Through convection-permitting simulations, this study examines a large bowing structure within a squall line that occurred during the rainy season in South China. The bowing structure is closely associated with a local enhancement of (and balance between) the cold pool and the line-normal environmental low-level vertical shear. Rear inflow plays an essential role in the formation and evolution of this large bowing structure. It is found that the low-level rear inflow is largely a natural consequence of the baroclinically generated horizontal vorticity near the surface, while the midtropospheric rear inflow is forced by several pairs of bookend vortices. Vorticity budget and vortex-line analyses show that the bookend vortices form mainly through the tilting of horizontal vorticity. Consolidation of these pairs of bookend vortices forms a broad zone of contiguous rear inflow. The environmental flow and horizontal pressure gradient force associated with the midlevel pressure deficit induced by the rearward-tilting buoyant updrafts, on the other hand, are not primarily responsible for the formation of the rear inflow.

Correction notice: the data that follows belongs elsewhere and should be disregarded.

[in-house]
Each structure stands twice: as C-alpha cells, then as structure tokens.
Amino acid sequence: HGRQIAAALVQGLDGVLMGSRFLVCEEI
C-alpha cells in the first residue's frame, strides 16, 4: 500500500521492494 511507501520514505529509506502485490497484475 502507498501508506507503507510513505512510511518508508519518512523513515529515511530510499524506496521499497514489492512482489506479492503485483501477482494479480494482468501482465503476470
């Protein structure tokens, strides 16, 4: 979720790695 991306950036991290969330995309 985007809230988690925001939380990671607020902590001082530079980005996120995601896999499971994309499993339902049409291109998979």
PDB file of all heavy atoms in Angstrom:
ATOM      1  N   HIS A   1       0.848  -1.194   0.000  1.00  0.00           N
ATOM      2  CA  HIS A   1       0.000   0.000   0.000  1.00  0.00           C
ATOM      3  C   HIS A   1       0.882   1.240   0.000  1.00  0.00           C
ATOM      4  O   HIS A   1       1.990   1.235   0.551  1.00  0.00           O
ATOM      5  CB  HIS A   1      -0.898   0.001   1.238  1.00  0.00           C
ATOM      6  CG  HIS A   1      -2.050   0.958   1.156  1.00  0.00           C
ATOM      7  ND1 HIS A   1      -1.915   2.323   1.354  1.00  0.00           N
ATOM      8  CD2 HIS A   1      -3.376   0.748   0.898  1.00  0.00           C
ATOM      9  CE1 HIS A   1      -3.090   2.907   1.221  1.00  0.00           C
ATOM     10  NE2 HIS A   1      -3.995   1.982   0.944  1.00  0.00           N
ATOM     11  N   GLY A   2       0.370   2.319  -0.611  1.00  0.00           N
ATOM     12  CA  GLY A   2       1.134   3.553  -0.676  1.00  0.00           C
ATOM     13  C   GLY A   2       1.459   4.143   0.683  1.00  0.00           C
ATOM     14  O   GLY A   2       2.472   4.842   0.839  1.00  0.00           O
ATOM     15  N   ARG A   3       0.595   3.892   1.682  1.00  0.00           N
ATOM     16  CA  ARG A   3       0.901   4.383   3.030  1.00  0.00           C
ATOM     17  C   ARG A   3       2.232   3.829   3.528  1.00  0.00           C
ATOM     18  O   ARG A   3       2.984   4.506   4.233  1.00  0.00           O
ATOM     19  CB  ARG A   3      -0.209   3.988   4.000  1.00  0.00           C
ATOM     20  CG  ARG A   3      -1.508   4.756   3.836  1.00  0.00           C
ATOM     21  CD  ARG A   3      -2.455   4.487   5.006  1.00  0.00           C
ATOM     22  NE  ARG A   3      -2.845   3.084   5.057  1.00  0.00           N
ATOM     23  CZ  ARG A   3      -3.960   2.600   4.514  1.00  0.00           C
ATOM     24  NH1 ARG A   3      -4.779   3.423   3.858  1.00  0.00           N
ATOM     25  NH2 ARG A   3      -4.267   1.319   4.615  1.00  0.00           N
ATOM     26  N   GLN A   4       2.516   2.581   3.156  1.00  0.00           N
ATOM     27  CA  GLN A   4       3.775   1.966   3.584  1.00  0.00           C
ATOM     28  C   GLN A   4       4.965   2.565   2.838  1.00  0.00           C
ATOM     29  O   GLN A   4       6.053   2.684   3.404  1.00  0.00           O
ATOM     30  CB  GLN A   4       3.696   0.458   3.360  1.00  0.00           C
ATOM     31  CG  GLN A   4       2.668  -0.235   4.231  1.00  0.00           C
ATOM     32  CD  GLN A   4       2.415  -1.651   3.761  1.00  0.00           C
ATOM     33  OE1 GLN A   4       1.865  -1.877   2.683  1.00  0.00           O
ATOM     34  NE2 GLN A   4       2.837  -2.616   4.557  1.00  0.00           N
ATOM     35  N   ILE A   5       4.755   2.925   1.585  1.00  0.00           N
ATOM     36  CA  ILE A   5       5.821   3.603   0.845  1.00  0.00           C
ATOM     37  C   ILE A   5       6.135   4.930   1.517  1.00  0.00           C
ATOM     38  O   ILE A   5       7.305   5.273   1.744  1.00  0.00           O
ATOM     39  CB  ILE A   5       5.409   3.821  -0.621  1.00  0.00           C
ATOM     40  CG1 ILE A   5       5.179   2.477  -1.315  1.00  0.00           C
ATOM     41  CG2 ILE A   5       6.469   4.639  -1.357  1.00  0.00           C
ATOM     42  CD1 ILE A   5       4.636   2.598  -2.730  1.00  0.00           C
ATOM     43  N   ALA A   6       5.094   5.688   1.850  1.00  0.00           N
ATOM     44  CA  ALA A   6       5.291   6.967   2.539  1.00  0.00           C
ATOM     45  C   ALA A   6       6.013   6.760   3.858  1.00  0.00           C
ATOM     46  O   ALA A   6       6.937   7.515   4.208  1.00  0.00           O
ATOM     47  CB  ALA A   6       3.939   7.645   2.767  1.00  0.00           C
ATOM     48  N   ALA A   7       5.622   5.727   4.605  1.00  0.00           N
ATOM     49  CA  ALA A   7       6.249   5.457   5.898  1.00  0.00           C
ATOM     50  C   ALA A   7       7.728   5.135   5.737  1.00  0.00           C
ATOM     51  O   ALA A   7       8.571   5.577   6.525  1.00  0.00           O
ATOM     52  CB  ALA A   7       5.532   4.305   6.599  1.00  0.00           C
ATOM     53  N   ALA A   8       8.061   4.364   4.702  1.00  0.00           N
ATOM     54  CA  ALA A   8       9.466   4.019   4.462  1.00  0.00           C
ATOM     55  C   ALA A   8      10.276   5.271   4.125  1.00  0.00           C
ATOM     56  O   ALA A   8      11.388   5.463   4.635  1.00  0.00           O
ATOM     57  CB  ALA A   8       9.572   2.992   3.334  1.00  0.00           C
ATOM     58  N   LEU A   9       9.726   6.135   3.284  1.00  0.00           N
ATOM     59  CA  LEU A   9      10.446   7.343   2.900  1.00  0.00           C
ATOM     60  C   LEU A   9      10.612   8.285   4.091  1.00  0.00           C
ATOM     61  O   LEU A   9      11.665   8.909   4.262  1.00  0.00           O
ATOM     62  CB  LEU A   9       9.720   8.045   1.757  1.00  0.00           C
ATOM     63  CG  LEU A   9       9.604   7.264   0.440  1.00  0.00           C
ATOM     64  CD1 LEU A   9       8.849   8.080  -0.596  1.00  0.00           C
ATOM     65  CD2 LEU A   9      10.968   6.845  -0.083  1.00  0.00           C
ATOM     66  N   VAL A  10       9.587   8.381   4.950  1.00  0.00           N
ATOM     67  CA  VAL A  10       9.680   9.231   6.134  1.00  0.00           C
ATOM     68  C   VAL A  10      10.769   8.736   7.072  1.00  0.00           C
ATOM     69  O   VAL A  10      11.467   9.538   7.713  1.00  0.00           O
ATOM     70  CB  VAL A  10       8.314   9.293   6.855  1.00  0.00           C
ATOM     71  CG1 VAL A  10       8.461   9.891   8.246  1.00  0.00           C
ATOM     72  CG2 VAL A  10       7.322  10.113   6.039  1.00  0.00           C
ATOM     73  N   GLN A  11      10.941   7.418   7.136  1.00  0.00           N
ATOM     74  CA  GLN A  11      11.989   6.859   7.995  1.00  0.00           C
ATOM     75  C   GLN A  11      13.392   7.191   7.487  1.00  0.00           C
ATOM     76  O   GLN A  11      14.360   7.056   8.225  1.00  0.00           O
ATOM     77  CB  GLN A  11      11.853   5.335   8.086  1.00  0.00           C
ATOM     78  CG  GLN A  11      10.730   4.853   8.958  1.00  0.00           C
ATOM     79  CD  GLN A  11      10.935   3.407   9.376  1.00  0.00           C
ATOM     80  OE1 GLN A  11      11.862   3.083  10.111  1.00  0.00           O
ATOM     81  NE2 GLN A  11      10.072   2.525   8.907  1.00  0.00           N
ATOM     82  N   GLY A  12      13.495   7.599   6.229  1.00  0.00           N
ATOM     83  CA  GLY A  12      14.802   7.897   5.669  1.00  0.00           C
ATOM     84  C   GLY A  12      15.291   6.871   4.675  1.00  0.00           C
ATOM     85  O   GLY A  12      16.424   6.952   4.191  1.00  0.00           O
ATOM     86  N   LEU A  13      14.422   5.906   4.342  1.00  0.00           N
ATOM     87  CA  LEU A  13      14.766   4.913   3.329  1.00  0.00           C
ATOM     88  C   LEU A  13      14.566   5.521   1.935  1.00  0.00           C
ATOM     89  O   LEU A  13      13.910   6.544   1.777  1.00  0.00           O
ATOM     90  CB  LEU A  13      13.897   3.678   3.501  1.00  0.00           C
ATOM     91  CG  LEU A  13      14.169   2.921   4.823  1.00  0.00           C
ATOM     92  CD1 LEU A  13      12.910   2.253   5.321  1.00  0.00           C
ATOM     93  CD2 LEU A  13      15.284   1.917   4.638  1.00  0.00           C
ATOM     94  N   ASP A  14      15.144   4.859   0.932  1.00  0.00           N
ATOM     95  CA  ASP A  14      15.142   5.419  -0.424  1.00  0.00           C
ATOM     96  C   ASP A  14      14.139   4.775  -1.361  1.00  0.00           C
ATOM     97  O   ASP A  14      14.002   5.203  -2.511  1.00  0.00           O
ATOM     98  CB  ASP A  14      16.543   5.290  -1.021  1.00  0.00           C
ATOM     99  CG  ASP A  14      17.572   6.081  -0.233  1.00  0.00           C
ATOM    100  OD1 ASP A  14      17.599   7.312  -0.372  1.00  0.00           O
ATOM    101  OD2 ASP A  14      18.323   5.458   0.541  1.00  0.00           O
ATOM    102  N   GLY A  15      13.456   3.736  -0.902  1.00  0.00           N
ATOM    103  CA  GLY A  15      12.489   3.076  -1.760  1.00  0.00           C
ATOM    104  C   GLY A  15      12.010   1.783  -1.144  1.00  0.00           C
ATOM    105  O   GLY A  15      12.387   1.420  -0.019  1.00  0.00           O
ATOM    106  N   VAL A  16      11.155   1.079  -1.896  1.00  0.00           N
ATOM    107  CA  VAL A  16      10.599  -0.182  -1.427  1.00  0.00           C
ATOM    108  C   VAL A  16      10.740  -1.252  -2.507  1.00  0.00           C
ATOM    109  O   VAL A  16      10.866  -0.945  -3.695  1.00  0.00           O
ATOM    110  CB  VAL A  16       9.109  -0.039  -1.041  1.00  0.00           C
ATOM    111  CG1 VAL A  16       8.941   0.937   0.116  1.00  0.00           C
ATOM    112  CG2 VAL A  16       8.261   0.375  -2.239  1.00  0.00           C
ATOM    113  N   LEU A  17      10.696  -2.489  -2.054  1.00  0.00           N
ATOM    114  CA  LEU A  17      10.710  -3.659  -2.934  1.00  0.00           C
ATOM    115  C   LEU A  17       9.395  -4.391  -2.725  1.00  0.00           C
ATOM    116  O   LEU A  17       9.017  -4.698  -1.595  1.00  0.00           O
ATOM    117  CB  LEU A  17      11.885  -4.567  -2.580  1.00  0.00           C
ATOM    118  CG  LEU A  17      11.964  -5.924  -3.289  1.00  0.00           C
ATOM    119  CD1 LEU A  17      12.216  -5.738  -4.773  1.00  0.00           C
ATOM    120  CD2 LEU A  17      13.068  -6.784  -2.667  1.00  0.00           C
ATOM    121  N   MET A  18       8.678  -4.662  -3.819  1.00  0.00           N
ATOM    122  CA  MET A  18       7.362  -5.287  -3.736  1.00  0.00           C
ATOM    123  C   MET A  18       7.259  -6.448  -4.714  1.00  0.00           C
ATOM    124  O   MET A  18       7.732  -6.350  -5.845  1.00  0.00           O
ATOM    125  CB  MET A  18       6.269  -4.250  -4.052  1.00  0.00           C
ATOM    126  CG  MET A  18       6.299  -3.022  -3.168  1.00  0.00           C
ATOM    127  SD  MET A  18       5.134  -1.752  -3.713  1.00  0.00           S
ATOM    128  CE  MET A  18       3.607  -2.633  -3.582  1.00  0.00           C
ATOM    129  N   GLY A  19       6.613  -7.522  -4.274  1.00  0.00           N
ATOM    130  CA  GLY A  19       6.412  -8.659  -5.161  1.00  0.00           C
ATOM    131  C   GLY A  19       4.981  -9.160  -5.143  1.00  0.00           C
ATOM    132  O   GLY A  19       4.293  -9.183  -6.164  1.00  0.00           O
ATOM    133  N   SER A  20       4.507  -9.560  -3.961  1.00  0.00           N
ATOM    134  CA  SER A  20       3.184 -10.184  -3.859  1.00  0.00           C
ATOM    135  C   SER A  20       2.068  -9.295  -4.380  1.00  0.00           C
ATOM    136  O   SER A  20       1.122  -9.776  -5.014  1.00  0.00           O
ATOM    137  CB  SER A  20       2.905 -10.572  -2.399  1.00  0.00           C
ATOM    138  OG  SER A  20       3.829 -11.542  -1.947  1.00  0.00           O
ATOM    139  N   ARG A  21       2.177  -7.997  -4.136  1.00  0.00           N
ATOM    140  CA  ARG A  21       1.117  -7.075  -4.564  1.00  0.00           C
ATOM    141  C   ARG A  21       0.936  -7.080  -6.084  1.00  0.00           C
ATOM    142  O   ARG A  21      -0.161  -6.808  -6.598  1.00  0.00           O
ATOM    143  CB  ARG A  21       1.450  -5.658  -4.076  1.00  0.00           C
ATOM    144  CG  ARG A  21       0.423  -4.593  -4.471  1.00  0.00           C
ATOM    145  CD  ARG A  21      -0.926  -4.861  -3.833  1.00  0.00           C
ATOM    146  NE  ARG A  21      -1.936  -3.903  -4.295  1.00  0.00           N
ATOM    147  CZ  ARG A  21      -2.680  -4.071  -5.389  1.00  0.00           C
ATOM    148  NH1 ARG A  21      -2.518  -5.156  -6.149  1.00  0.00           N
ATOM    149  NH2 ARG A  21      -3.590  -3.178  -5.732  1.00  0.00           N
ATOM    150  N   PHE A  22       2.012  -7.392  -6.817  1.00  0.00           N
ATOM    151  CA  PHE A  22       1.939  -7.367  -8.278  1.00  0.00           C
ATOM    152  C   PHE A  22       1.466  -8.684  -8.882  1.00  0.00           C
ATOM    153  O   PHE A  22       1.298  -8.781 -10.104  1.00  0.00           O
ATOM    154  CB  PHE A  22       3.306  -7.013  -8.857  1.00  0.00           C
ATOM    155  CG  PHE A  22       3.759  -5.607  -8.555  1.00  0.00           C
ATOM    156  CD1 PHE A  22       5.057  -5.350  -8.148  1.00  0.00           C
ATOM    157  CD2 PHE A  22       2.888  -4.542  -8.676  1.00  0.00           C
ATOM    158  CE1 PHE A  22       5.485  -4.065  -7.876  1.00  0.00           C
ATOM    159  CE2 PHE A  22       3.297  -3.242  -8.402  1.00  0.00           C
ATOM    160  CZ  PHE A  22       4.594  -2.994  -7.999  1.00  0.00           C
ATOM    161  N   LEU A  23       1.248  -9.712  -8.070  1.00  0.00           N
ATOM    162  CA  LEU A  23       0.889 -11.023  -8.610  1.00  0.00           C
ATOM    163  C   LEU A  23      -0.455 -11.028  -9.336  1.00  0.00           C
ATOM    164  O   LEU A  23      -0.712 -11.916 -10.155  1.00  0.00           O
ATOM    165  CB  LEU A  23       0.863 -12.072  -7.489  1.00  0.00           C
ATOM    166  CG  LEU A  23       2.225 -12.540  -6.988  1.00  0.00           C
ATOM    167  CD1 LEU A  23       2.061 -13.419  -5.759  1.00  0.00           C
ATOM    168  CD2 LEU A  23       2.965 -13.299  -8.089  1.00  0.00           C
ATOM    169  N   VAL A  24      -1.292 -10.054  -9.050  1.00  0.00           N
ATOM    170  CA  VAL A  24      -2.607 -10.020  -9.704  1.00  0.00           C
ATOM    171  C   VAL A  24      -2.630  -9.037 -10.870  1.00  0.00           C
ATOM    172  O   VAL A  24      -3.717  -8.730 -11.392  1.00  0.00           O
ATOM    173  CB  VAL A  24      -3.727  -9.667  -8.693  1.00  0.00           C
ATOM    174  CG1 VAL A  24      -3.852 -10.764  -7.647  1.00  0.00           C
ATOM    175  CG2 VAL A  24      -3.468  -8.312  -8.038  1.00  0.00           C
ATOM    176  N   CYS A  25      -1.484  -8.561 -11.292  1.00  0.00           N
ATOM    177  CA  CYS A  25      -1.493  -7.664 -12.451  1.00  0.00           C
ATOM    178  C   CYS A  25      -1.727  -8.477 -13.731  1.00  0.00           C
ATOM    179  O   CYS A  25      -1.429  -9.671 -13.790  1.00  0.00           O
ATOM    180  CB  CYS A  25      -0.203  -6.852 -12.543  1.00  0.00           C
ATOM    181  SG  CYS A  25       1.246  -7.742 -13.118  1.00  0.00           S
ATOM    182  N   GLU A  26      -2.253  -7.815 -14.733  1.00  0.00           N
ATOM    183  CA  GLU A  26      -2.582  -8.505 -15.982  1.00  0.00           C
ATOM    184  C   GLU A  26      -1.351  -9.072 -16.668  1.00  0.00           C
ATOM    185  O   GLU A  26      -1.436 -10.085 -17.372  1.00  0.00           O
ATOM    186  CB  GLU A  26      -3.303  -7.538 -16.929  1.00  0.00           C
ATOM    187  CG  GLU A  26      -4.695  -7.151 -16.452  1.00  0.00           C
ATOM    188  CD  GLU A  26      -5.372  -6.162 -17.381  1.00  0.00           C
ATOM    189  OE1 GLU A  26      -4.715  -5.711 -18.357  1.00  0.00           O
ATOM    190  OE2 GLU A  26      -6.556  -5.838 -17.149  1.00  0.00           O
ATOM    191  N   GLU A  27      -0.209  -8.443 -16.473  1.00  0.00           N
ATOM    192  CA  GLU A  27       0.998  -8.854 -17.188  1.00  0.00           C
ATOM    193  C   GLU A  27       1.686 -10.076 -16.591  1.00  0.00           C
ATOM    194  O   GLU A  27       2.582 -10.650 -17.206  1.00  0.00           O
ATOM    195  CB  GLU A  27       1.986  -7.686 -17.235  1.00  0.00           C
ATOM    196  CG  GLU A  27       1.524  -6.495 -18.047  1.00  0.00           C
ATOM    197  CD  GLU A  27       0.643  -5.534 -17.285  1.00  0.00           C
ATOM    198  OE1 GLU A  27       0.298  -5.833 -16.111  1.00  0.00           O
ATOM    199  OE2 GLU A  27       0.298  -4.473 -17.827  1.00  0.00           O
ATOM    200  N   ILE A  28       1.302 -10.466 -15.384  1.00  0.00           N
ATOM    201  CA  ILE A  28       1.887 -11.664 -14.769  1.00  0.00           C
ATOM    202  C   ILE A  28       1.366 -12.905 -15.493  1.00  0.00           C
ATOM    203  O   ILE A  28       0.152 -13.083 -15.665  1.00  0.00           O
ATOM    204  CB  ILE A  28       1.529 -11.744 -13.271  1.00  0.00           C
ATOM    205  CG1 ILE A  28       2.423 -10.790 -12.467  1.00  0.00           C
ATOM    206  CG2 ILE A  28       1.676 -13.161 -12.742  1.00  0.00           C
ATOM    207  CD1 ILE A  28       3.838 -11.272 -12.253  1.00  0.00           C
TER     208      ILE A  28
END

All Science Journal Classification (ASJC) codes
- Atmospheric Science